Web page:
Timeless Teachings: James Baldwin | The Negro and the American Promise

I’ve been noticing a lot of my friends posting more and more quotes from James Baldwin, and I’m all the way here for it.

Last year I was introduced to a PBS special from 1963 titled, “The Negro and the American Promise.” First, if you’ve never heard of this, or seen this PBS special YOU NEED TOO! The shit’s actually on YouTube 🙂 I’ll throw it at the bottom of this piece so you can check it out on your own time!

In this PBS special, psychologist and educator Kenneth Bancroft Clark conducted a series of three interviews with Rev. Martin Lurther King Jr., Malcolm X, and James Baldwin all surrounding the subject matter of, the negro and the American promise. The special is mind-blowing bruh. You’ll find much of the topics discussed in the special just as relevant today in 2019, as they were 56 years ago. Below I wanted to highlight a few of my favorite quotes from James Baldwin’s segment.

“The Negro and the American Promise” PBS Special 1963

Right to left: Malcolm X, Martin Luther King Jr., James Baldwin | The Negro and the American Promise National Archives
Right to left: Malcolm X, Martin Luther King Jr., James Baldwin

“I’m terrified at the moral apathy — the death of the heart which is happening in my country. These people have deluded themselves for so long, that they really don’t think I’m human. I base this on their conduct, not on what they say, and this means that they have become, in themselves, moral monsters. It’s a terrible indictment — I mean every word I say.”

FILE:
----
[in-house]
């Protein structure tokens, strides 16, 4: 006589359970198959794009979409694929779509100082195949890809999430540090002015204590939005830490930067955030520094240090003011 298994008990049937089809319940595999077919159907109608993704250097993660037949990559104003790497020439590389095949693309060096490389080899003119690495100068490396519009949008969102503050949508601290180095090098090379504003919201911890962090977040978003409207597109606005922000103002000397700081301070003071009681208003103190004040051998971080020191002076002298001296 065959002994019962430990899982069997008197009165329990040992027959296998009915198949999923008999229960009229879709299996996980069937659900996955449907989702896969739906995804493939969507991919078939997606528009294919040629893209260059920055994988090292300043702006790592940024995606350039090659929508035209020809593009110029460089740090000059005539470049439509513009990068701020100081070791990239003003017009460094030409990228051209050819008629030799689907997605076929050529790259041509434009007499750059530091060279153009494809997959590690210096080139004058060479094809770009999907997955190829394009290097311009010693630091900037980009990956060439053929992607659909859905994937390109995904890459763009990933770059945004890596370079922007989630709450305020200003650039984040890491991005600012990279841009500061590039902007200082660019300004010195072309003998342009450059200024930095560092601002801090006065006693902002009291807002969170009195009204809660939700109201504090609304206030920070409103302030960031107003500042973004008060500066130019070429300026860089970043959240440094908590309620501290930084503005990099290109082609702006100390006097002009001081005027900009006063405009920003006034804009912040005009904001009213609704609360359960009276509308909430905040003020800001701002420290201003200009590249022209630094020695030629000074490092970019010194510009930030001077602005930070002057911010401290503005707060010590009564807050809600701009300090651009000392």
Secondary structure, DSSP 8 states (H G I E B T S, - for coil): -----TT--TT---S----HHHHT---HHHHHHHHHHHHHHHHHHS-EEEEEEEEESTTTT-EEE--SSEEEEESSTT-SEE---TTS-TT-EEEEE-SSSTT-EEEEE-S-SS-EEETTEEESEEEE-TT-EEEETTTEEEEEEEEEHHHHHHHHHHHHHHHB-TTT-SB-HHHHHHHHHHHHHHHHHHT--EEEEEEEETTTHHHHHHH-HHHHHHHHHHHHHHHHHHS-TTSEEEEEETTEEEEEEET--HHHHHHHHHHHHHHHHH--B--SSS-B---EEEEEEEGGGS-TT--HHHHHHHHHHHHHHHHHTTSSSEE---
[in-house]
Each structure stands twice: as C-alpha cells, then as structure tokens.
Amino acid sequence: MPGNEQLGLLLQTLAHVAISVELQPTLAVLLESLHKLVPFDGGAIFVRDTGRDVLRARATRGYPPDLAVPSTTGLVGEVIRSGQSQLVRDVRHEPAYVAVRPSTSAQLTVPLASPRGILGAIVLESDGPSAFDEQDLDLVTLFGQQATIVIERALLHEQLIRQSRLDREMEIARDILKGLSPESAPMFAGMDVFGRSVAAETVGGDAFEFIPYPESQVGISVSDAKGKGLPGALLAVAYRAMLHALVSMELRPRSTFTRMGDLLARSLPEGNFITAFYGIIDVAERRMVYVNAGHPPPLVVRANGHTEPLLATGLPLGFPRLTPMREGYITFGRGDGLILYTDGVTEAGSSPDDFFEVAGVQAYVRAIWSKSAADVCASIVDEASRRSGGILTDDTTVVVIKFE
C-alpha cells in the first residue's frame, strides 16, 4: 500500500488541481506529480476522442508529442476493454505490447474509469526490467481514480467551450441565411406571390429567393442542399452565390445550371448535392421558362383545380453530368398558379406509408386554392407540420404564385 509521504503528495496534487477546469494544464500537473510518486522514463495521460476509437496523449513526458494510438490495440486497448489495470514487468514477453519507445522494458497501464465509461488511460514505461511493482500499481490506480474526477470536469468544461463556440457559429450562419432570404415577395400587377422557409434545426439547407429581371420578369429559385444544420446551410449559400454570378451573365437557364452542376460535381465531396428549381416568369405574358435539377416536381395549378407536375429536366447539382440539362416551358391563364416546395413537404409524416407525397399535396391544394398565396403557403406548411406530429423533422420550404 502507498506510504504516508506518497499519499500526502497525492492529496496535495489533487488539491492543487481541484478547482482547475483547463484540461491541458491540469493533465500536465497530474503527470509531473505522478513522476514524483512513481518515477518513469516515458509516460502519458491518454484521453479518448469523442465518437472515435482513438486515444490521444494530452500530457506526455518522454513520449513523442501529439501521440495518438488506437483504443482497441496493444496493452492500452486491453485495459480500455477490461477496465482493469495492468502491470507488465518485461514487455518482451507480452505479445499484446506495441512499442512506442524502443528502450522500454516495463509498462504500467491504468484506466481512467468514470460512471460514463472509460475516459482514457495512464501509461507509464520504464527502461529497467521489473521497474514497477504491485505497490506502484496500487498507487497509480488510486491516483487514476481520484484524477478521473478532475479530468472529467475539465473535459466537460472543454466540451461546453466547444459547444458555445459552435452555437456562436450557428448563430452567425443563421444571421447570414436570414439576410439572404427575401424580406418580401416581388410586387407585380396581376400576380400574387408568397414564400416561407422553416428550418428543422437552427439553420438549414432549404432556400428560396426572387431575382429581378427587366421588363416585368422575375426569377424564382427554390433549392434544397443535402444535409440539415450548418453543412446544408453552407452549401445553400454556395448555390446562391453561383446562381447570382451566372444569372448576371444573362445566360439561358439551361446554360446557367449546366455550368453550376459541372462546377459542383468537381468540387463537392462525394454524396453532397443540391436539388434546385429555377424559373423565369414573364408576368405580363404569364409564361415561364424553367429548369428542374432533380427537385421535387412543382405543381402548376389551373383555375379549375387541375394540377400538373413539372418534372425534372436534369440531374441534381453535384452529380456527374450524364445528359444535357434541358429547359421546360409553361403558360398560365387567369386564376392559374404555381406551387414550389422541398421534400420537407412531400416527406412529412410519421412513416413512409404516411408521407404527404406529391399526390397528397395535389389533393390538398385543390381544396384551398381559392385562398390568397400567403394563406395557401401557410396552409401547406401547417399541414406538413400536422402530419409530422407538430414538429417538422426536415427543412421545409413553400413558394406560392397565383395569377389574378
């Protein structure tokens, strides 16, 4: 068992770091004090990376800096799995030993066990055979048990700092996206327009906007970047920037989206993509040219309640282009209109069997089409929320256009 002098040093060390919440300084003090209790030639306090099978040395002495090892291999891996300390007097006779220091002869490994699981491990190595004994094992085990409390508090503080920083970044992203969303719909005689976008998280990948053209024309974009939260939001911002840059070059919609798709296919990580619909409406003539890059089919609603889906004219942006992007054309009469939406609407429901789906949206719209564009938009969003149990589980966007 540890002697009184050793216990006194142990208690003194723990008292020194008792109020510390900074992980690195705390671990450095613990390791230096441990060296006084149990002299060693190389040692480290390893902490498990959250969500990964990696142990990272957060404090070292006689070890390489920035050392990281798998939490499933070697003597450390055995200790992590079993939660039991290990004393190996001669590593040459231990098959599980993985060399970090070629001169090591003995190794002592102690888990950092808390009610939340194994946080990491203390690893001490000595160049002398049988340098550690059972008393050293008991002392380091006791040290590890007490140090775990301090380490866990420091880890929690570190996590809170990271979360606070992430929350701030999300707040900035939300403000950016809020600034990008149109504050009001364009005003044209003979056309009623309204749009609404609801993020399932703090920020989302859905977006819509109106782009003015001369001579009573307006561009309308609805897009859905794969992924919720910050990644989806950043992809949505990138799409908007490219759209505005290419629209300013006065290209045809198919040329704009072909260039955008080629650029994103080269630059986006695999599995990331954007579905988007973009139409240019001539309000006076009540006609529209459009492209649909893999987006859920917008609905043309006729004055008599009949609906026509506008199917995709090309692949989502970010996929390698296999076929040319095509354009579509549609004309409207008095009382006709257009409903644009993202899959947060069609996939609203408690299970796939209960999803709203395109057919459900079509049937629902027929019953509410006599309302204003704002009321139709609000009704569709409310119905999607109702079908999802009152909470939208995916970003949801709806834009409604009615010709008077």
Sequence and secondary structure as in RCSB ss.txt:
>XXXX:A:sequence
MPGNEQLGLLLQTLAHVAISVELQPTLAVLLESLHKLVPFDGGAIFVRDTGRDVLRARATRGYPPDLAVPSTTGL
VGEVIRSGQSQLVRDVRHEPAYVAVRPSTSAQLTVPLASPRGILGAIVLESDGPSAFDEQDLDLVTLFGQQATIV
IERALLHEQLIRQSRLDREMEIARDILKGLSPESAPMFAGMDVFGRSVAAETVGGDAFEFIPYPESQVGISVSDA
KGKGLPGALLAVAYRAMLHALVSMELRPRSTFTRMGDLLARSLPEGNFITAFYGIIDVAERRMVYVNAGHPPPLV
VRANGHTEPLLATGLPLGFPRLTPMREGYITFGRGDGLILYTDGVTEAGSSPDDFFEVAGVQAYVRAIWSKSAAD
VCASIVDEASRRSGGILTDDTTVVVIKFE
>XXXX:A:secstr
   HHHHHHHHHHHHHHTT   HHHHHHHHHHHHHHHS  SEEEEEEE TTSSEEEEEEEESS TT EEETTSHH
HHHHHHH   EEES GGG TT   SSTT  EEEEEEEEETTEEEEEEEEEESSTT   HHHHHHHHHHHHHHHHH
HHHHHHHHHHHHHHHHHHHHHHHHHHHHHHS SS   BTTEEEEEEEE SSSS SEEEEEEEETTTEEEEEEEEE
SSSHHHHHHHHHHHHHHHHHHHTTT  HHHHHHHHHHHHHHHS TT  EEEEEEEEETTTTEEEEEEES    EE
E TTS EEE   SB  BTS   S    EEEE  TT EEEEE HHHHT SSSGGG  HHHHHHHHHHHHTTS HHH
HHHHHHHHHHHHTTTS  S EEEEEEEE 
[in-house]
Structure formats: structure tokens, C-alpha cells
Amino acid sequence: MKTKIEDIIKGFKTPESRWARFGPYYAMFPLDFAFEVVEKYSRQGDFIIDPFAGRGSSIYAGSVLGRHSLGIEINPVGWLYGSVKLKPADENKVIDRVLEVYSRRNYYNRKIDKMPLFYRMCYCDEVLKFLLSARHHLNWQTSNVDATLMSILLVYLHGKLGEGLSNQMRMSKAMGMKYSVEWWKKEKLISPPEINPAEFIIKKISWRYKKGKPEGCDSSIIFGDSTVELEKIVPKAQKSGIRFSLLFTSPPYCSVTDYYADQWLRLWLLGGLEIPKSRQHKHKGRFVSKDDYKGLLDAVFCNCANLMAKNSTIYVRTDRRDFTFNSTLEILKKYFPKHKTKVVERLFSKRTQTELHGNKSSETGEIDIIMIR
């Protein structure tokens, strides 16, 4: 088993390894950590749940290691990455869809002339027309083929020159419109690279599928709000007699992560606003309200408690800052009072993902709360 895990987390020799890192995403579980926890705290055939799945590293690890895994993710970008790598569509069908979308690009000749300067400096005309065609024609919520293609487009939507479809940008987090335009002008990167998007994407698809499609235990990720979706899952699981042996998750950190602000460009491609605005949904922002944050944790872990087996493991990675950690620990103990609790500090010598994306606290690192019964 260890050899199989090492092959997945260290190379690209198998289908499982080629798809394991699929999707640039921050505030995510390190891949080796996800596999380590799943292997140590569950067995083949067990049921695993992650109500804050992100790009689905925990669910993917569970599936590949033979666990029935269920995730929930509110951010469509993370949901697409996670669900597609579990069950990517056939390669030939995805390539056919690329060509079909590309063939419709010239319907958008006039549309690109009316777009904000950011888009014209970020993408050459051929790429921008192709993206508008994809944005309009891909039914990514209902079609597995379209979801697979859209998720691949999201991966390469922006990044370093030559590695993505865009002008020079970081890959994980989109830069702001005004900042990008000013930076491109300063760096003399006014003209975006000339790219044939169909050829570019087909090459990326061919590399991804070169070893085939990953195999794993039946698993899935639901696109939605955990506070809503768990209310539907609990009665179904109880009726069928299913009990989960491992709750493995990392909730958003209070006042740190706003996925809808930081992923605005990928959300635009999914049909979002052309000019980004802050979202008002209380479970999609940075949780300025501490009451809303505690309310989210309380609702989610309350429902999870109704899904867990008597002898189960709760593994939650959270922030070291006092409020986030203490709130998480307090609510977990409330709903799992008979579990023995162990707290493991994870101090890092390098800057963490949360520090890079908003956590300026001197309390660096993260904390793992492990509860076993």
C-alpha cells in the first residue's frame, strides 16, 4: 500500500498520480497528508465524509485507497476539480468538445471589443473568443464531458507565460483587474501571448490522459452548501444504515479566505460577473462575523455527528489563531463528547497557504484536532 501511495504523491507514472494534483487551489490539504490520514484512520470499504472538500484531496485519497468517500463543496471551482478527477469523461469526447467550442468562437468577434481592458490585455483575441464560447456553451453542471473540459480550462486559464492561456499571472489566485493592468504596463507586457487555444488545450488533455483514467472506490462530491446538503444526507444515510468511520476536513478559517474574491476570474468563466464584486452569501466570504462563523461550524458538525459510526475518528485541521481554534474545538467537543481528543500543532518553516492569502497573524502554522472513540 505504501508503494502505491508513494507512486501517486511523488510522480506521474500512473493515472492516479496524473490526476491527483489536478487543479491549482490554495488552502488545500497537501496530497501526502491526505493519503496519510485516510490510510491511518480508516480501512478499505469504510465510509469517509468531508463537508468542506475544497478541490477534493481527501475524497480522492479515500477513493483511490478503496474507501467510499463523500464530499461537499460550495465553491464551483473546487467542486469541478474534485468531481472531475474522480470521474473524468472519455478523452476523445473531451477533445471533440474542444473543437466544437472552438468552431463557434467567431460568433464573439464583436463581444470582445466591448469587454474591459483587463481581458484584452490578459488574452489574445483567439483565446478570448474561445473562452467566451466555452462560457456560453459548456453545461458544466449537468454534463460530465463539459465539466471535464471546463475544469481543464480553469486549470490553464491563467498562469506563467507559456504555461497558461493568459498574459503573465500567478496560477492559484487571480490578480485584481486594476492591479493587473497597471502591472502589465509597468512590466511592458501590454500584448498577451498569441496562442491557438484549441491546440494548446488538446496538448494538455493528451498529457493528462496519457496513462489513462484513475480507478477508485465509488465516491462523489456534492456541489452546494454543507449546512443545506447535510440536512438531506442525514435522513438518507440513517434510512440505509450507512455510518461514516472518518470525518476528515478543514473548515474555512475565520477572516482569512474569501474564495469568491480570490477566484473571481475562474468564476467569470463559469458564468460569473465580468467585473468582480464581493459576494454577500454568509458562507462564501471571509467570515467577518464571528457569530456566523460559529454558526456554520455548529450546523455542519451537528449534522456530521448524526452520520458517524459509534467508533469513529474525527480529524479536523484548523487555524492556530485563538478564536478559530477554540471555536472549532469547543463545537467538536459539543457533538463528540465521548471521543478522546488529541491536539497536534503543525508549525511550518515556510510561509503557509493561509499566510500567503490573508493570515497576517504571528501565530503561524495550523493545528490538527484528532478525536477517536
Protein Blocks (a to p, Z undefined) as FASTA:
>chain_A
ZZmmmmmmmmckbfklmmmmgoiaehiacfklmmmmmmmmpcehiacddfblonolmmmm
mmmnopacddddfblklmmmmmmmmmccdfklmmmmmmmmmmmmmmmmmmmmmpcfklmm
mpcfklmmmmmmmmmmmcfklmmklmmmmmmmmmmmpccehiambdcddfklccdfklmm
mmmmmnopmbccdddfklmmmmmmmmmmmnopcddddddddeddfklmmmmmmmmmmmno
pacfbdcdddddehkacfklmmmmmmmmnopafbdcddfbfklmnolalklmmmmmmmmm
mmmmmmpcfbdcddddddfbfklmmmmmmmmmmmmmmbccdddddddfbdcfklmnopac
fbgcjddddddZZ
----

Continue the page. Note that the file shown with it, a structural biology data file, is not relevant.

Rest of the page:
“It doesn’t matter any longer what you do to me; you can put me in jail, you can kill me. By the time I was 17, you’d done everything that you could do to me. The problem now is, how are you going to save yourselves?”

The Negro has never been as docile as white Americans wanted to believe. That was a myth. We were not singing and dancing down on the levee — we were trying to keep alive; we were trying to survive. It was a very brutal system.”

“The country is only concerned about non-violence if it seems that I’m going to get violent. It’s not worried about non-violence if it’s some Alabama sheriff.”

“What white people have to do, is try and find out in their own hearts why it was necessary to have a nigger in the first place because I’m not a nigger, I’m a man, but if you think I’m a nigger, it means you need it.”

“The white population of this country has got to ask itself — North and South, because it’s one country, and for a Negro, there’s no difference between the North and South. There’s just a difference in the way they castrate you. But the fact of the castration is the American fact. If I’m not a nigger here and you invented him, you, the white people, invented him, then you’ve got to find out why. And the future of the country depends on that. Whether or not it’s able to ask that question.”

James Baldwin
James Baldwin | August 2, 1924 – December 1, 1987

 

5 Comments Add yours

    1. The Ghetto Activist says:

      Thanks for reading & for the support! I’ll be posting “Timeless Teaching” pieces throughout the week so hopefully, you’ll find some enlightening!

      Like

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